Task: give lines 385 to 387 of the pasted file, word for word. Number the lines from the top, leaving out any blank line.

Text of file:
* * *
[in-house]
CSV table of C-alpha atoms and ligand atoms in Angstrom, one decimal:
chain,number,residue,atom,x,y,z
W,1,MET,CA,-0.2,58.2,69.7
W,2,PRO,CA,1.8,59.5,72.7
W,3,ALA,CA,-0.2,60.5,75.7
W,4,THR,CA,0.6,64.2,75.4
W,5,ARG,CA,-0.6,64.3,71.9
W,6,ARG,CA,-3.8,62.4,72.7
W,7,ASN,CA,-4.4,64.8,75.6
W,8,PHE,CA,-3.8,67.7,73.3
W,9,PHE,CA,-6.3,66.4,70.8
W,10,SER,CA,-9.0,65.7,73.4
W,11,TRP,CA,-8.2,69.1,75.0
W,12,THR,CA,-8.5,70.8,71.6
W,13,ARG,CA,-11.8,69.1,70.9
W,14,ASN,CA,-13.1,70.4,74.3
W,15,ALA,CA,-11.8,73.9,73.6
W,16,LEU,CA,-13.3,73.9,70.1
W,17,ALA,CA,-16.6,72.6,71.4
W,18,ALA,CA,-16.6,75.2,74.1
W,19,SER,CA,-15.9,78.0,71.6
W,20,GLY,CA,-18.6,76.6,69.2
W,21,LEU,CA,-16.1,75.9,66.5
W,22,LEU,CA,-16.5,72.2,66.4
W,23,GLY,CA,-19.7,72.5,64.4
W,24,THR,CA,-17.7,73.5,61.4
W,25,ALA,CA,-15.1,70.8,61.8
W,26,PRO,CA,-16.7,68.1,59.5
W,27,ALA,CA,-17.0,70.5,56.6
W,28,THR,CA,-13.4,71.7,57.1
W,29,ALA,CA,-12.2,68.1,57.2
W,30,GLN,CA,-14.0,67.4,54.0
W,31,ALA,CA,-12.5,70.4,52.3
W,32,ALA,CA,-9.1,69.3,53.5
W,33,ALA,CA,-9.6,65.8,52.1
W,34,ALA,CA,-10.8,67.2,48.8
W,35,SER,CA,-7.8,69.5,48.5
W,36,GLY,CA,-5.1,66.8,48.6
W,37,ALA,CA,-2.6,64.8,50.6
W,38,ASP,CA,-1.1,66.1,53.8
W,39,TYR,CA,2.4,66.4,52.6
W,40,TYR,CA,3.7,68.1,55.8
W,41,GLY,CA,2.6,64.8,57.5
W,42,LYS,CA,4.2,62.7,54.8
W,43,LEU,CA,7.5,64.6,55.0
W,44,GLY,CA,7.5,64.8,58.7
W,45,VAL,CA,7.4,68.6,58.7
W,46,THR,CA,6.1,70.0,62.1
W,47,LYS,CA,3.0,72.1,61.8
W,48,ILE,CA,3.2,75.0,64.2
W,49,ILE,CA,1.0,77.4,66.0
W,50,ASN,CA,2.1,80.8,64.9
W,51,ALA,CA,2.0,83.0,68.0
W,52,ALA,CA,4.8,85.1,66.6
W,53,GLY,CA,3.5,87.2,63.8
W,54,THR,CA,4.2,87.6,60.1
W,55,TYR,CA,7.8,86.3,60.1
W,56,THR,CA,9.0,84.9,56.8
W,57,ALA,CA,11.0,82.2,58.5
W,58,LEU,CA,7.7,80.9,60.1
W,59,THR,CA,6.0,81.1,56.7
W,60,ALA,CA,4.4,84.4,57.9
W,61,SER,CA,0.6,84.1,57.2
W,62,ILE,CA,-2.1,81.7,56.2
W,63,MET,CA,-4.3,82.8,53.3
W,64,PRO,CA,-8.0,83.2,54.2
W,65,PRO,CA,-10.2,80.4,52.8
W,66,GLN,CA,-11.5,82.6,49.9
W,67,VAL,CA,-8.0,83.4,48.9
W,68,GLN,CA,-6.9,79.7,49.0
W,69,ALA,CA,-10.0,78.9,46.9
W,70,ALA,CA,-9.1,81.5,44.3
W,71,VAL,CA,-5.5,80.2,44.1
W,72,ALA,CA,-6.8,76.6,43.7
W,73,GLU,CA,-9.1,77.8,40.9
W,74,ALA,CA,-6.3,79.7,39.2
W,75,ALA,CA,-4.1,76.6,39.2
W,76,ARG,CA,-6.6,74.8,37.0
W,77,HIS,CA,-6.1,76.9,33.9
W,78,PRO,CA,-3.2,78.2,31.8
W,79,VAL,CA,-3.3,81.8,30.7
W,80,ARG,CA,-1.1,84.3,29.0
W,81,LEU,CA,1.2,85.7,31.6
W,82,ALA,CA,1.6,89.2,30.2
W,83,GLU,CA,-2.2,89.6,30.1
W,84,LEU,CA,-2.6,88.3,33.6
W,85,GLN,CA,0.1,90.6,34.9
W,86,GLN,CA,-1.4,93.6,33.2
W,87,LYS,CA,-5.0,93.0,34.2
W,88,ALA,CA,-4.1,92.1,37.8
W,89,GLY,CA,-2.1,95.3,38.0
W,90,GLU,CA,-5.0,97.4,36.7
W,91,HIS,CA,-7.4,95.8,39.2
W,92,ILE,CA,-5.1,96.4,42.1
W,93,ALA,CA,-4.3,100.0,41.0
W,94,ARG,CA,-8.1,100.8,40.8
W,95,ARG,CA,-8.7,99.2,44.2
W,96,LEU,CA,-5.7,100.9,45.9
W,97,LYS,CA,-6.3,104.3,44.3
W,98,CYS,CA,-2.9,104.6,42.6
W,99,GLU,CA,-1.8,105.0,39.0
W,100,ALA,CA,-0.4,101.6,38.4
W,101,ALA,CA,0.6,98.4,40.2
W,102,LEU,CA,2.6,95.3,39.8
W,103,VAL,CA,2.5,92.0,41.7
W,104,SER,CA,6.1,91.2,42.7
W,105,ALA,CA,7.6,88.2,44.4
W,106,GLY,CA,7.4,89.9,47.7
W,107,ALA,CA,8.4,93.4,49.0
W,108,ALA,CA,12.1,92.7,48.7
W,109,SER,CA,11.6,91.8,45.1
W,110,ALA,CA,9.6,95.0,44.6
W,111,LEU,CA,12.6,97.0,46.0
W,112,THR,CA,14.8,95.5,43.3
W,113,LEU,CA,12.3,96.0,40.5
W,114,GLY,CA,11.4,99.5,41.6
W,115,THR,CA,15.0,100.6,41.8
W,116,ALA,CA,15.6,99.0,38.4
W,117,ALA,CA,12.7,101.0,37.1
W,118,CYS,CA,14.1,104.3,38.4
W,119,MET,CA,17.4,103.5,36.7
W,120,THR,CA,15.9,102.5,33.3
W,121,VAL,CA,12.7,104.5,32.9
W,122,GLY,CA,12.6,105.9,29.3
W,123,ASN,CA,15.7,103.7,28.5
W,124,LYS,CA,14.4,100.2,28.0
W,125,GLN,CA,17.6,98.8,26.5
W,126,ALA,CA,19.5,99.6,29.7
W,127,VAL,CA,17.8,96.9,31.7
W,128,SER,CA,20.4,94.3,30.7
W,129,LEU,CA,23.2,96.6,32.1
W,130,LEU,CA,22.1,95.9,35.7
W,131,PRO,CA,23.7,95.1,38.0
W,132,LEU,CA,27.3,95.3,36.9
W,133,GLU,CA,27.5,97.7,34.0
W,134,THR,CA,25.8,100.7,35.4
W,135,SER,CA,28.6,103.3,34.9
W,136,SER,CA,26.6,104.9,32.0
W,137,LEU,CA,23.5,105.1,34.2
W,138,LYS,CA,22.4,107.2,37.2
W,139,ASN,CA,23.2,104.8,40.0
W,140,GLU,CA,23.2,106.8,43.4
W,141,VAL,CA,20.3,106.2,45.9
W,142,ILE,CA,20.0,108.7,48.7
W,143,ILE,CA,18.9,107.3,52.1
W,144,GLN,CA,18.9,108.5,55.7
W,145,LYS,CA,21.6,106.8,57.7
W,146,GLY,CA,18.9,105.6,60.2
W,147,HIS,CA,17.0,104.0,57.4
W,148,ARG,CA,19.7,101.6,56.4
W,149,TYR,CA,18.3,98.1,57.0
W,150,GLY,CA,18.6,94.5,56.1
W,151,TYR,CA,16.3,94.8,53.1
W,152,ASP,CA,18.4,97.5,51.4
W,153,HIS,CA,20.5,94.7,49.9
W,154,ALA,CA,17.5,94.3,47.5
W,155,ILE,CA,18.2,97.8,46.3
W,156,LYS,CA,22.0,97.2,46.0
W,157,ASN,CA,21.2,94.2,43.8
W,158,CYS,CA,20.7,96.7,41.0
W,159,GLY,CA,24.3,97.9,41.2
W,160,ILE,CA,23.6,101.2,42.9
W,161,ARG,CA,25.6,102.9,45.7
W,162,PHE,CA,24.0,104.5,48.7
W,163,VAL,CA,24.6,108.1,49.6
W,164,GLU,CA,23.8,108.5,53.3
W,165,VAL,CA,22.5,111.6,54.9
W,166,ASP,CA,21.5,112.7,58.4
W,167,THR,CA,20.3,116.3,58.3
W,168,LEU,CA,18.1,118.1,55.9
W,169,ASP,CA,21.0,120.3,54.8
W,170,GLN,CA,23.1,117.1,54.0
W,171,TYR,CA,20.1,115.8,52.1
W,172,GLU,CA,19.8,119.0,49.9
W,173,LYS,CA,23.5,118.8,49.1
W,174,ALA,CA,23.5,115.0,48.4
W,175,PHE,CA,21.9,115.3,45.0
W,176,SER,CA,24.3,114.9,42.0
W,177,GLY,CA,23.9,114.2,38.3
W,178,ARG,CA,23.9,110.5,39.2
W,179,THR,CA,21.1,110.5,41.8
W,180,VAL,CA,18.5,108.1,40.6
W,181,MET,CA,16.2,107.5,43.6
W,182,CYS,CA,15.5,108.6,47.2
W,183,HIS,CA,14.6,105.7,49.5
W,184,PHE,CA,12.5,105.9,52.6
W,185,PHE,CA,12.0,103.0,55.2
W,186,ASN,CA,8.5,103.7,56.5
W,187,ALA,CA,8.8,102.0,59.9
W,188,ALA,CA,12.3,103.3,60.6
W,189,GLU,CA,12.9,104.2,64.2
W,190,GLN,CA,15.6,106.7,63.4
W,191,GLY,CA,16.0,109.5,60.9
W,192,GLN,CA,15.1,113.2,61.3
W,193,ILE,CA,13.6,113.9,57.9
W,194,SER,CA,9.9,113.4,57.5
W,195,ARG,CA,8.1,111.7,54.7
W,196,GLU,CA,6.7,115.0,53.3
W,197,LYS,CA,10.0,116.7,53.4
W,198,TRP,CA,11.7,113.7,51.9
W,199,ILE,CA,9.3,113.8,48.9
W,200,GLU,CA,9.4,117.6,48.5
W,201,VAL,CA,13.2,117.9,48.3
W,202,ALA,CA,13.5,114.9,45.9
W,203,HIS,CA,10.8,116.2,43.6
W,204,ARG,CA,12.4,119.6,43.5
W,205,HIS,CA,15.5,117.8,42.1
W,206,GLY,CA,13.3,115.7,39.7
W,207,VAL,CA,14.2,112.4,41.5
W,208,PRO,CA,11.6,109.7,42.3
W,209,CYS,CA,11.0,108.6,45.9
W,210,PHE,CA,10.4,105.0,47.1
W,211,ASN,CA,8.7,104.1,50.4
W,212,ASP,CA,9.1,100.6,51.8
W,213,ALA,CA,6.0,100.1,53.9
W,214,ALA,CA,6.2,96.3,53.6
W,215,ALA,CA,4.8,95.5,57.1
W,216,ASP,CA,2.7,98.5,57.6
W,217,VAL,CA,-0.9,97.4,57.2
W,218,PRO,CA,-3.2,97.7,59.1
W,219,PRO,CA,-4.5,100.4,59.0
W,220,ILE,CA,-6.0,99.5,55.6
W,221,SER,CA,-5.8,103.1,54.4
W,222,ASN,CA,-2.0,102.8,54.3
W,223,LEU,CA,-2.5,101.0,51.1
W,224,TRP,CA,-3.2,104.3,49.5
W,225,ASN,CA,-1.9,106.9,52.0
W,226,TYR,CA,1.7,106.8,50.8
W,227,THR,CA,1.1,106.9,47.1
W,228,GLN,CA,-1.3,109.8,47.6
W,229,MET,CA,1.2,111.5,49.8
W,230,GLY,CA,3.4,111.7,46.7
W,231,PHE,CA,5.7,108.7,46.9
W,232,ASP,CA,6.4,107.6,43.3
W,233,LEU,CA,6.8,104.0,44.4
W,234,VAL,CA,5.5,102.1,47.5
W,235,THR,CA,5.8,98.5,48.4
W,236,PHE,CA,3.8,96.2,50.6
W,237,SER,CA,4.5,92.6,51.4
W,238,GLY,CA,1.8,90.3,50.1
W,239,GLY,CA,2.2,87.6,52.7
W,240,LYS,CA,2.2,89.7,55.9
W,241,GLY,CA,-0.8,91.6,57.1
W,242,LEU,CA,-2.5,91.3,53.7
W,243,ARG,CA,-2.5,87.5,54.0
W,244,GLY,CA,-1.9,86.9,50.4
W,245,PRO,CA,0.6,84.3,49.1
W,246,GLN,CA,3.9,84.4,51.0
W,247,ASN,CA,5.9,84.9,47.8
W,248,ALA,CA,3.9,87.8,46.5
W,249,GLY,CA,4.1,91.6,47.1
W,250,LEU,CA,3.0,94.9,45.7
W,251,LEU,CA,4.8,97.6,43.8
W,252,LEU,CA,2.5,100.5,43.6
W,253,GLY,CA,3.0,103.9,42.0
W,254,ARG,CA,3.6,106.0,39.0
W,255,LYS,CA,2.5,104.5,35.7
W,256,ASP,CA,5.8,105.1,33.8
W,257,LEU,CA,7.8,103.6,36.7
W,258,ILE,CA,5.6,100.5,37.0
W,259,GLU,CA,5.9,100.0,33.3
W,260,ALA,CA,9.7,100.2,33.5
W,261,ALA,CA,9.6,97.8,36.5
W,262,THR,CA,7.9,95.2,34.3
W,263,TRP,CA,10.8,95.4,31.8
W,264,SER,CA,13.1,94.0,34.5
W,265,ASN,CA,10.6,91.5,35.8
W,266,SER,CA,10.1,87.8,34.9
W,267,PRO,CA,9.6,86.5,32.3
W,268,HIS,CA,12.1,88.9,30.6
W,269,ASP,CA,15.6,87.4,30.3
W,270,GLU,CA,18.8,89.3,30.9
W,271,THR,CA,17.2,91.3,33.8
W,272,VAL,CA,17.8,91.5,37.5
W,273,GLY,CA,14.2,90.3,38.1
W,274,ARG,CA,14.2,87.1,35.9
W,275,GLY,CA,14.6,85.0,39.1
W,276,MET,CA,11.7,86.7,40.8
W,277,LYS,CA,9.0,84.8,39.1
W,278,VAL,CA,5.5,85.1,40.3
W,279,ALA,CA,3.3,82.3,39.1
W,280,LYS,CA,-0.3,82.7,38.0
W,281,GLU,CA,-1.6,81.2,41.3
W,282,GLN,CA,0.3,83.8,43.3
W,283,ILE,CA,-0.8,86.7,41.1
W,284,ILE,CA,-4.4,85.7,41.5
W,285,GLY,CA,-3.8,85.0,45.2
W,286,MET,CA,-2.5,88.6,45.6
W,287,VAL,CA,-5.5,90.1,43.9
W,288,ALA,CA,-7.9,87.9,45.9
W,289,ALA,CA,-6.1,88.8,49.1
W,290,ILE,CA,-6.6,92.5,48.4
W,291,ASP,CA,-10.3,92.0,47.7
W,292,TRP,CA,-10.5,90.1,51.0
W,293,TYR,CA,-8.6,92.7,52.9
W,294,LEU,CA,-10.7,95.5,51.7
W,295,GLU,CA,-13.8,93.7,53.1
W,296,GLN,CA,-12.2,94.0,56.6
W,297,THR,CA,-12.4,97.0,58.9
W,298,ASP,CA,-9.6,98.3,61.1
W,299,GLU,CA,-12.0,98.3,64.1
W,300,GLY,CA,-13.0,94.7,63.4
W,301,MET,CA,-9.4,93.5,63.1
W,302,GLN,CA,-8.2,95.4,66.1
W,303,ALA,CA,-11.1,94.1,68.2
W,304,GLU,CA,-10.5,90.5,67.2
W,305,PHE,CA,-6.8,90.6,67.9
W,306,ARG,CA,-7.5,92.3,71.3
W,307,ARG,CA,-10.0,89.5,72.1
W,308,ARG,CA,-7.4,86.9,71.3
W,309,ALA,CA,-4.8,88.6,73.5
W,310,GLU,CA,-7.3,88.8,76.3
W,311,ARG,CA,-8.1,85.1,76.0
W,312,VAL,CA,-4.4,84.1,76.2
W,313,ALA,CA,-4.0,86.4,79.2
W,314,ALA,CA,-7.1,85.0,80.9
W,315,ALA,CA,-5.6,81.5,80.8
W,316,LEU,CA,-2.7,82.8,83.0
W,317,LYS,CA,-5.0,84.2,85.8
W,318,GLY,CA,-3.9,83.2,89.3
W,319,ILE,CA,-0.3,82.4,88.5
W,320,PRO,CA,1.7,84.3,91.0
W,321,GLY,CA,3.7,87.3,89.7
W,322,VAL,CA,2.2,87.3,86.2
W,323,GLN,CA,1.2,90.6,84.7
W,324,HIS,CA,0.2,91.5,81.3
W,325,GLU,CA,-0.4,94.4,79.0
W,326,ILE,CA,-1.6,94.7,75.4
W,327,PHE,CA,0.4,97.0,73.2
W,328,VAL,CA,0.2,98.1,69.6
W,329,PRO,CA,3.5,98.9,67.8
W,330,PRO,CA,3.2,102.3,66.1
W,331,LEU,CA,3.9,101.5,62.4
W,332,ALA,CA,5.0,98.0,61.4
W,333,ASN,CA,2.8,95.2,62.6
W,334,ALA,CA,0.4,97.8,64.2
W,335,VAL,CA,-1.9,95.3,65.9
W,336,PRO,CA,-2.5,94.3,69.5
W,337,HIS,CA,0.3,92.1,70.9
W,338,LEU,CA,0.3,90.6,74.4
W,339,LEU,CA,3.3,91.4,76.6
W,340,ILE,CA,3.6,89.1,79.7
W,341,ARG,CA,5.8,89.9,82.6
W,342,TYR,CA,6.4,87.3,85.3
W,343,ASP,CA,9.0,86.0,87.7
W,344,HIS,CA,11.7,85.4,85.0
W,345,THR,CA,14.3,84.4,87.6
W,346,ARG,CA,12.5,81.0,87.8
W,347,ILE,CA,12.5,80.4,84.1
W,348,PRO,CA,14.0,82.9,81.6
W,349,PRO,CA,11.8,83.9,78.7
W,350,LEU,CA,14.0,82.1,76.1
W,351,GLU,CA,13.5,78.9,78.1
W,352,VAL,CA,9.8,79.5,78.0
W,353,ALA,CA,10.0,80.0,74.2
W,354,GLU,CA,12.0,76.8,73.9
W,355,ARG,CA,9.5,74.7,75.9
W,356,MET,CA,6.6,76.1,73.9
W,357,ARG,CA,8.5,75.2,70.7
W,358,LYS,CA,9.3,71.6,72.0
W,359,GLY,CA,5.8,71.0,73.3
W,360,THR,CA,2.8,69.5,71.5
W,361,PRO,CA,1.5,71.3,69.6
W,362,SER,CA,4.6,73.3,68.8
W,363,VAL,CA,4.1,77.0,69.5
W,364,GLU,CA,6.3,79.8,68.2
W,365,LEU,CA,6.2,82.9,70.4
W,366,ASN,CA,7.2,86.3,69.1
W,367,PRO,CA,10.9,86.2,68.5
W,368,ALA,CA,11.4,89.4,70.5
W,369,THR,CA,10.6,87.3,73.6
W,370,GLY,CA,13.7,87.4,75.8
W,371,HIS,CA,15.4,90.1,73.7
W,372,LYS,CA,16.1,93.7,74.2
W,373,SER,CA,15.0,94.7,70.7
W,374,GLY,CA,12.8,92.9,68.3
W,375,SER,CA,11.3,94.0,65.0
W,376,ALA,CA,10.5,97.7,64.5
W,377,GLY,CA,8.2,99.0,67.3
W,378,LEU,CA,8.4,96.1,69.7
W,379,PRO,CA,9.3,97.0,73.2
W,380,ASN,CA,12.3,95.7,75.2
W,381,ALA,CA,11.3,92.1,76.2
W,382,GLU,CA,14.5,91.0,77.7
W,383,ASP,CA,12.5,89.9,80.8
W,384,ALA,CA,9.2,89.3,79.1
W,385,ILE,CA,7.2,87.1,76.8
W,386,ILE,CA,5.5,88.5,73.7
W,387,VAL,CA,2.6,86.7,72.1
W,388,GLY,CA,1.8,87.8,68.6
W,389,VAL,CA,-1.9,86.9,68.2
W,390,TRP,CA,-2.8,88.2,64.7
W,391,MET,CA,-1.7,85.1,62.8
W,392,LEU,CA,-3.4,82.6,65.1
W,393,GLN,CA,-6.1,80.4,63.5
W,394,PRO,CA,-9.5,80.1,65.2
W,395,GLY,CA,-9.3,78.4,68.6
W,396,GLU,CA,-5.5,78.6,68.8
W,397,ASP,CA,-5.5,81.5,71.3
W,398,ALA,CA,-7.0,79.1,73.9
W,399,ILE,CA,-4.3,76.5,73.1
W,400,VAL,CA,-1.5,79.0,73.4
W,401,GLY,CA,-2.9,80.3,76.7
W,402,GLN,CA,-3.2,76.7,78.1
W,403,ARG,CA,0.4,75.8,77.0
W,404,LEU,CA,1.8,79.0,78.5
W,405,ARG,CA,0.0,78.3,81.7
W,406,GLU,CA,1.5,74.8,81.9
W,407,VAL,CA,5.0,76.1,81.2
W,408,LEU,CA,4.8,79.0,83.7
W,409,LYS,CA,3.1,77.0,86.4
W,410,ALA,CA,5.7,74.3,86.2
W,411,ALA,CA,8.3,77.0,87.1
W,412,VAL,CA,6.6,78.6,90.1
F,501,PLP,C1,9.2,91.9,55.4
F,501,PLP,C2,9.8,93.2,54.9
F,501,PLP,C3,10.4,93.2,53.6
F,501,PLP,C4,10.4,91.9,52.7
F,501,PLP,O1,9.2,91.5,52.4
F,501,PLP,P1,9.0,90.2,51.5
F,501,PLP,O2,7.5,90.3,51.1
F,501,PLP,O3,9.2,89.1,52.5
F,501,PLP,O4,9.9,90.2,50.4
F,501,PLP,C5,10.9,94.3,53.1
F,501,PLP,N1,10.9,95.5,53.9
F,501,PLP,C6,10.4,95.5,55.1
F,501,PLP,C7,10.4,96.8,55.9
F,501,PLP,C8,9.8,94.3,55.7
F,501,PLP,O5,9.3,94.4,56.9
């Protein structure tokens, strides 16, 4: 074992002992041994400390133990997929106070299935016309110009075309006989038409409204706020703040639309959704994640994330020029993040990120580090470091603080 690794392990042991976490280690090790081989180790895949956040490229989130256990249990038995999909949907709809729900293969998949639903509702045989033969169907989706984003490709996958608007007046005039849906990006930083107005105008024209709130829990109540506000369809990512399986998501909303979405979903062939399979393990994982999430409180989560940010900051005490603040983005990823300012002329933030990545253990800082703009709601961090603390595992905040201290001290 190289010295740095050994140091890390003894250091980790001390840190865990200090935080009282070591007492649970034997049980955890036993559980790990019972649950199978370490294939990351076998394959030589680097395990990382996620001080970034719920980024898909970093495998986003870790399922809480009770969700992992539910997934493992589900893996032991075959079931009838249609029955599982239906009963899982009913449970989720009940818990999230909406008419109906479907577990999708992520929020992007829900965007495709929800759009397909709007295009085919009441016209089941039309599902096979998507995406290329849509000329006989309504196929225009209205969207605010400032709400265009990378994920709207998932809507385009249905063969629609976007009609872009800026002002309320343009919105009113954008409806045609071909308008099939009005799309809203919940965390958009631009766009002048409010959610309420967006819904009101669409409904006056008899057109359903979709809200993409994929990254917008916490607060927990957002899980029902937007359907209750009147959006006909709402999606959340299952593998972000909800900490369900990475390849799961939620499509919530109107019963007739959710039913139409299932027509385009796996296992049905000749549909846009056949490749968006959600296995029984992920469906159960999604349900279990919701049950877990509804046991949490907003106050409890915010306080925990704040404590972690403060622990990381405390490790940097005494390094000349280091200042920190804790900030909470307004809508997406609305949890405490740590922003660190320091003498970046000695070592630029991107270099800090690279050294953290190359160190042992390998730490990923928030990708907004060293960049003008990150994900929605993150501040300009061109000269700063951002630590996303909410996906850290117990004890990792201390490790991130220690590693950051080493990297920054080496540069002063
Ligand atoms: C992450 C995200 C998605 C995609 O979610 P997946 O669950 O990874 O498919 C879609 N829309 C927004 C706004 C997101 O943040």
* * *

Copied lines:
W,382,GLU,CA,14.5,91.0,77.7
W,383,ASP,CA,12.5,89.9,80.8
W,384,ALA,CA,9.2,89.3,79.1